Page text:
Andrew Hawkins, of course, is by far the most important and complex figure in Oxherding Tale. The characters of what might be called the supporting cast appear sequentially, often for a chapter or two at a time, each figure portrayed engagingly, wittily, but quickly, in the mode of a series of sketches. However, the supporting cast cannot be said to consist simply of flat characters, for the author is interested in the intersubjective dimensions of identity, in the degree to which Andrew’s selfhood is bound up in an ever-shifting web of relationships. This element is clearly marked in the novel’s preoccupation with telepathy and transcendentalism, and it accounts in part for the novel’s episodic yet unified plot structure.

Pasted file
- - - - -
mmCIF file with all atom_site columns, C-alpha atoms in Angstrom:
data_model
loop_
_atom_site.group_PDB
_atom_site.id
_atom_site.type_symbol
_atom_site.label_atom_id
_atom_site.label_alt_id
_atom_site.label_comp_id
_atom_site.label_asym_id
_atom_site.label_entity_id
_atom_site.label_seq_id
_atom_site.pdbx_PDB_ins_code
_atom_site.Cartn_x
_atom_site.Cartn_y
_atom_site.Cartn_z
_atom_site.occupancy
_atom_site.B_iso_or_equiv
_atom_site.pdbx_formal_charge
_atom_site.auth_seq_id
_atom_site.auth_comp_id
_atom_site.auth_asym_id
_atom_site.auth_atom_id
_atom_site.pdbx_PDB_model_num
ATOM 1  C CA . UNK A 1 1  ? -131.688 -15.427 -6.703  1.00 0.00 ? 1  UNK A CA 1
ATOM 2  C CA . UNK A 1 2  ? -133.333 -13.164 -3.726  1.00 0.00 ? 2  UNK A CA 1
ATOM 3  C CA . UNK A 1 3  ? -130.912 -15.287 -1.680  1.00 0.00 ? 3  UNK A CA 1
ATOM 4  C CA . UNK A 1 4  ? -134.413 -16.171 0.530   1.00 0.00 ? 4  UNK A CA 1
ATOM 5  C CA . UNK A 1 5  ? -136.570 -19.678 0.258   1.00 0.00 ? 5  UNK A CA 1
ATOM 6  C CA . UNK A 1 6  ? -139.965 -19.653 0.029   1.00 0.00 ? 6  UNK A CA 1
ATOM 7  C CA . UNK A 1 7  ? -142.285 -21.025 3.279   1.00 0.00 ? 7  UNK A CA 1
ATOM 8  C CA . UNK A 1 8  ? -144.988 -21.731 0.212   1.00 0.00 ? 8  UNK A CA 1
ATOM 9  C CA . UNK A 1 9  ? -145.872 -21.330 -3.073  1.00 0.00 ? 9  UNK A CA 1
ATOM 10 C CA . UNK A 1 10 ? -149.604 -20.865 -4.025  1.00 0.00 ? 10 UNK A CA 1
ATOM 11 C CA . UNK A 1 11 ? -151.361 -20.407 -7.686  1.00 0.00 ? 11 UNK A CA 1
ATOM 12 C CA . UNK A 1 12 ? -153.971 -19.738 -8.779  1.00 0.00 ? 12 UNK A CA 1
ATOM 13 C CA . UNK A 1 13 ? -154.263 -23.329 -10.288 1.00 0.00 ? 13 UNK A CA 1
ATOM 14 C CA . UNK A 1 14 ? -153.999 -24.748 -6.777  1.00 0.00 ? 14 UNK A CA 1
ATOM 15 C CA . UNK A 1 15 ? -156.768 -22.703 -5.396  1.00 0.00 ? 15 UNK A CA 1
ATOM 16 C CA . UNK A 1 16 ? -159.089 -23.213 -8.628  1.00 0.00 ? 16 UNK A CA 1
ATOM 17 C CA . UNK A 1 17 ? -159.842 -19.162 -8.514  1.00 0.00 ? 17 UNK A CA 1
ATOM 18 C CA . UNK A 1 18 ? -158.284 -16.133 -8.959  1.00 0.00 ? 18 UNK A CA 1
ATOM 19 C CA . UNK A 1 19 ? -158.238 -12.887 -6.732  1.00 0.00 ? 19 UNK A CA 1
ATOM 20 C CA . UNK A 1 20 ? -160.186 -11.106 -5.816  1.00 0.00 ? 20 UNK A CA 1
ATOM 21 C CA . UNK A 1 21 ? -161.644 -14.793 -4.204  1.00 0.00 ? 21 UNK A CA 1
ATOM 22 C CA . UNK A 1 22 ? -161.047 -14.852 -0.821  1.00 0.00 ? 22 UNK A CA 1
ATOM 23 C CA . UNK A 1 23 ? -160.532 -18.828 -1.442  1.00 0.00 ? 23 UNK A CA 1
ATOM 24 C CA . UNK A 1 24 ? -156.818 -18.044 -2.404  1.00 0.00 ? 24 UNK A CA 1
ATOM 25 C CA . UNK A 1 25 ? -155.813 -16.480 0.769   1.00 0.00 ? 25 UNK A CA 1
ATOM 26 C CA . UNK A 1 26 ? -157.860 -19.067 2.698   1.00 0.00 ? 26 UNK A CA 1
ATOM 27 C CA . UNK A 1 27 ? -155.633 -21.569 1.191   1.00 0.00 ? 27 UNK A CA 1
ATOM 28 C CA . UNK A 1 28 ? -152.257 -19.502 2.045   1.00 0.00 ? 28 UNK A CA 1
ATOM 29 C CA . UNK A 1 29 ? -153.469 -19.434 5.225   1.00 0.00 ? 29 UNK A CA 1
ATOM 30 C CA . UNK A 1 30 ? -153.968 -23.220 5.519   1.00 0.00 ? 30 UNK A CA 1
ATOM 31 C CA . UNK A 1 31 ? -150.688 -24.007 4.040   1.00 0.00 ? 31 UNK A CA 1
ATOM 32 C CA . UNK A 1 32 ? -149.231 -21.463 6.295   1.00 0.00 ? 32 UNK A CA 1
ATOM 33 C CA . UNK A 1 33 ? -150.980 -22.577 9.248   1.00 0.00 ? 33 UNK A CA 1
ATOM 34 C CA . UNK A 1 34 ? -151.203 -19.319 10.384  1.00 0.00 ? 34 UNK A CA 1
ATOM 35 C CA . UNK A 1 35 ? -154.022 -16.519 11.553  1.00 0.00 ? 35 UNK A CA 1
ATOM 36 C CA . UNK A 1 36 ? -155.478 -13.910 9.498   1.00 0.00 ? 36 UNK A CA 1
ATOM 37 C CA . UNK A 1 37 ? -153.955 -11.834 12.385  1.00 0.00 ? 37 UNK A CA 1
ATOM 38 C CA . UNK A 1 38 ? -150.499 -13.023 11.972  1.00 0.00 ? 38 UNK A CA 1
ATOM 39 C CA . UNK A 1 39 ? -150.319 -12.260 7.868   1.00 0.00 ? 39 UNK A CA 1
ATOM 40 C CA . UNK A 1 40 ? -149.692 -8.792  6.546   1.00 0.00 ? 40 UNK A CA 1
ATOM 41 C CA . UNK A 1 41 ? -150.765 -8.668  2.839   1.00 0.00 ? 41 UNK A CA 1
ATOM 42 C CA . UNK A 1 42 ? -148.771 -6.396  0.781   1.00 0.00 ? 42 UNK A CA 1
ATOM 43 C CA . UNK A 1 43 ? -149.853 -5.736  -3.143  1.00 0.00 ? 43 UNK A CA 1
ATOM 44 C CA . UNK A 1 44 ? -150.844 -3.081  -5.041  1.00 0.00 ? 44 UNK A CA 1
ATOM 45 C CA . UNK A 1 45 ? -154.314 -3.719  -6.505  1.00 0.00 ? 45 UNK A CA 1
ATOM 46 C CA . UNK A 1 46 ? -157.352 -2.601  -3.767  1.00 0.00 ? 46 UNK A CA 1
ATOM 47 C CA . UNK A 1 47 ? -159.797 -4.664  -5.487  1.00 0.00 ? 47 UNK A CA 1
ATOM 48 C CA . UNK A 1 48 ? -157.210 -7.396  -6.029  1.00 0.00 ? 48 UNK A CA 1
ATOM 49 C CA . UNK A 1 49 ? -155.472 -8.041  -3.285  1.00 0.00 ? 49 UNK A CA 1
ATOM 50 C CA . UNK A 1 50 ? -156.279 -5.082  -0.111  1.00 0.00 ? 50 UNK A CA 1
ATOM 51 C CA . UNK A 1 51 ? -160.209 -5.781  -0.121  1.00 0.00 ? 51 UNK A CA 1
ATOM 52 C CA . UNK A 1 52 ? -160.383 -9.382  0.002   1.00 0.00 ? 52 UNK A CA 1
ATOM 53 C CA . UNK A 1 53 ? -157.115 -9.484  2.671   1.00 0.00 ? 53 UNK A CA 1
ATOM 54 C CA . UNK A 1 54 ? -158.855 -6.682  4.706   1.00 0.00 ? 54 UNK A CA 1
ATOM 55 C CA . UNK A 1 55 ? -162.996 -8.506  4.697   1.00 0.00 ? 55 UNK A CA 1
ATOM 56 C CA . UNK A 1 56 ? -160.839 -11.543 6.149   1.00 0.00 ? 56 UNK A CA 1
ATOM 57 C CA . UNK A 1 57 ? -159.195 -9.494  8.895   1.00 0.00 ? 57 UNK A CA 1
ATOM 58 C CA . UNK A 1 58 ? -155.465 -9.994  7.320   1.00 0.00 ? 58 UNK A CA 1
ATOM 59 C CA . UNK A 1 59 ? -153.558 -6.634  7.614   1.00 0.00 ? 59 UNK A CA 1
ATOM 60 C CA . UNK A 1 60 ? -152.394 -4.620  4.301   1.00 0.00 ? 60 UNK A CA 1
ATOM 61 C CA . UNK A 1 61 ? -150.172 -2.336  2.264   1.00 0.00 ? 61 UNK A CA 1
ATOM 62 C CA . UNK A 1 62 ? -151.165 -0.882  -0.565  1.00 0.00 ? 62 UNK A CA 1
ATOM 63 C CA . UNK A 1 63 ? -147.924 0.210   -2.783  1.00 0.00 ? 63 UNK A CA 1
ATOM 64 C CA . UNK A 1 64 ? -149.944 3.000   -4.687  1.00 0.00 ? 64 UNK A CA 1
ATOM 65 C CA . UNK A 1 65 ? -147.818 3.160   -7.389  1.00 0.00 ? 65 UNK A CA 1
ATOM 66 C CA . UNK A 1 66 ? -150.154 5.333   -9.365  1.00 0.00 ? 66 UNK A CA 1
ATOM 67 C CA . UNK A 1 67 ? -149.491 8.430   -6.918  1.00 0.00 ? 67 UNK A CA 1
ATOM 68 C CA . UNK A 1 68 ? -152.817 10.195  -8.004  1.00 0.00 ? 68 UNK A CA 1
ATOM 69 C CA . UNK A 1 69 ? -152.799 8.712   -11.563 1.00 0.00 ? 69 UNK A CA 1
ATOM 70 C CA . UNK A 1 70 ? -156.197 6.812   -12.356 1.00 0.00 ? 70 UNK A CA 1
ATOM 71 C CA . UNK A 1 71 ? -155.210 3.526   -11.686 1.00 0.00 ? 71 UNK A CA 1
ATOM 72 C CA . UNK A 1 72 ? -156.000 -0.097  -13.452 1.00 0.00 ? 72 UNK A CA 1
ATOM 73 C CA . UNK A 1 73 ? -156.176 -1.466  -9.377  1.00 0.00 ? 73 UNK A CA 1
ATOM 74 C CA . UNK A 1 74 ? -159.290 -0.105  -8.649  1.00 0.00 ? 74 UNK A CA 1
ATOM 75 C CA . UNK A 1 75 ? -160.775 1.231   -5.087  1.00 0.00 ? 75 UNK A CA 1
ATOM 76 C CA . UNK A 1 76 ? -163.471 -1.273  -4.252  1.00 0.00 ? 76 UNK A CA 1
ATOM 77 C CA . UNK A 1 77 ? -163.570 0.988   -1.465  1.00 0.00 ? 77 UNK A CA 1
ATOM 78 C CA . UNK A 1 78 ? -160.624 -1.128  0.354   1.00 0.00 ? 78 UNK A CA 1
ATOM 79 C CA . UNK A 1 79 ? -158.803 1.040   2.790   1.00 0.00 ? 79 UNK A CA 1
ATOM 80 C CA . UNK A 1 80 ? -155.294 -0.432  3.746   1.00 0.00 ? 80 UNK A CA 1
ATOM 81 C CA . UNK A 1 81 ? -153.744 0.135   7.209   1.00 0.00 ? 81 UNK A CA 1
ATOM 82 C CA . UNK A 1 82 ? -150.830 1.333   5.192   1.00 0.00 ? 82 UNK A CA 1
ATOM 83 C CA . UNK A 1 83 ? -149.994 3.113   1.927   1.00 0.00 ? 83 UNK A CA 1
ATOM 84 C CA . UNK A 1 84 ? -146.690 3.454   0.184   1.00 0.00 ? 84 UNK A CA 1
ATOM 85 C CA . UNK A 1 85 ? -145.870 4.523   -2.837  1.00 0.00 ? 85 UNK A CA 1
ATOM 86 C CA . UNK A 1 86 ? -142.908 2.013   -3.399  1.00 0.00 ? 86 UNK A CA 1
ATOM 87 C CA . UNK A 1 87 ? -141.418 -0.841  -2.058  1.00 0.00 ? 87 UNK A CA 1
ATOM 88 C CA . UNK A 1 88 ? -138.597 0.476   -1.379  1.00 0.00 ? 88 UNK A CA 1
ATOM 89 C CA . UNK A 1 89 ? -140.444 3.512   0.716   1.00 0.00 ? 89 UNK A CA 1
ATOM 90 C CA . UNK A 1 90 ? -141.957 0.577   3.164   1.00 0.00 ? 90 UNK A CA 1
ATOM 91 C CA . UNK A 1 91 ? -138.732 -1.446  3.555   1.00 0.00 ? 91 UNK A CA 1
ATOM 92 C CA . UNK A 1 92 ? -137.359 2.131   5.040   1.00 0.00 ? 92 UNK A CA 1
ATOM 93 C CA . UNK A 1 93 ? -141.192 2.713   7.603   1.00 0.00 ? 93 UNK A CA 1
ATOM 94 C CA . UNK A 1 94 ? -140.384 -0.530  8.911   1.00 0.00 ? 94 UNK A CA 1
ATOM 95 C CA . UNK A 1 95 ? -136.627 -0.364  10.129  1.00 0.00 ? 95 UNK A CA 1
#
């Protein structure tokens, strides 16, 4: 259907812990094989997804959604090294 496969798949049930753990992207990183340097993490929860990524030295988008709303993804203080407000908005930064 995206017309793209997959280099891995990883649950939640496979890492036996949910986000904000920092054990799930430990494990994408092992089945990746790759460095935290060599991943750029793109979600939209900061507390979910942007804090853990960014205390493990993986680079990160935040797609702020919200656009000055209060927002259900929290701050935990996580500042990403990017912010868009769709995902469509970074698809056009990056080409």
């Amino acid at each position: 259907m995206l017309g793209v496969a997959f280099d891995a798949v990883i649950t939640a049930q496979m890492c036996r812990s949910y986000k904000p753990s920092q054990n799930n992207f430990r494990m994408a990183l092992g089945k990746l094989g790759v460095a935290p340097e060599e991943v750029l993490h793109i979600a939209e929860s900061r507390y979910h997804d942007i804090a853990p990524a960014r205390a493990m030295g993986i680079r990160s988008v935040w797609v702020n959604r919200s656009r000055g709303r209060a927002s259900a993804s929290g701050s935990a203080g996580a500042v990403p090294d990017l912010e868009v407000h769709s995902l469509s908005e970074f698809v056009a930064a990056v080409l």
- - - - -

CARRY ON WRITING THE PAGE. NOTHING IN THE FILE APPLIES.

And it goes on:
The characterization of Andrew himself is achieved largely through the language of his first-person narrative. Andrew’s discursive perspective is wryly authoritative and urbanely observational, a frank departure from the tone of most picaresque narratives of youth. Such novels often attribute to their youthful protagonists a charming naïveté, improvisational verbal dexterity, and, underlying all else, an innocent, unspoiled wisdom. Johnson partakes of this tendency only to the extent that he deploys a protagonist whose utterances within the novel’s dialogue are dextrous, capable of trickster-like dissembling. Andrew’s narrative voice, though, rarely betrays a naïveté concerning his circumstances.
(The entire section is 511 words.)